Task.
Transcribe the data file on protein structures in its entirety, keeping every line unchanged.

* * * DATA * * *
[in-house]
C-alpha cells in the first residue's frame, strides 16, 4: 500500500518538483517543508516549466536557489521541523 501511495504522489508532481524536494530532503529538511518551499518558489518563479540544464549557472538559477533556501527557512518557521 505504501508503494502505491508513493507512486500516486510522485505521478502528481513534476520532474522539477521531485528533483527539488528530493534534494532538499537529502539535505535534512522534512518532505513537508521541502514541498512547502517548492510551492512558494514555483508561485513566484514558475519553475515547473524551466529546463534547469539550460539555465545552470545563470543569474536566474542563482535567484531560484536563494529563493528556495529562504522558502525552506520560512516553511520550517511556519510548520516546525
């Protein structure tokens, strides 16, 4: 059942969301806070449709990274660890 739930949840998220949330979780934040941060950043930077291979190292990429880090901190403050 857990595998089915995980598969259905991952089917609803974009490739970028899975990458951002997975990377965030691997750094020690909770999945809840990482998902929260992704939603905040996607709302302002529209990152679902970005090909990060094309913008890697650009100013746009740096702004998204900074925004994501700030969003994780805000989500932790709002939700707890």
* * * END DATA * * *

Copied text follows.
[in-house]
C-alpha cells in the first residue's frame, strides 16, 4: 500500500518538483517543508516549466536557489521541523 501511495504522489508532481524536494530532503529538511518551499518558489518563479540544464549557472538559477533556501527557512518557521 505504501508503494502505491508513493507512486500516486510522485505521478502528481513534476520532474522539477521531485528533483527539488528530493534534494532538499537529502539535505535534512522534512518532505513537508521541502514541498512547502517548492510551492512558494514555483508561485513566484514558475519553475515547473524551466529546463534547469539550460539555465545552470545563470543569474536566474542563482535567484531560484536563494529563493528556495529562504522558502525552506520560512516553511520550517511556519510548520516546525
């Protein structure tokens, strides 16, 4: 059942969301806070449709990274660890 739930949840998220949330979780934040941060950043930077291979190292990429880090901190403050 857990595998089915995980598969259905991952089917609803974009490739970028899975990458951002997975990377965030691997750094020690909770999945809840990482998902929260992704939603905040996607709302302002529209990152679902970005090909990060094309913008890697650009100013746009740096702004998204900074925004994501700030969003994780805000989500932790709002939700707890």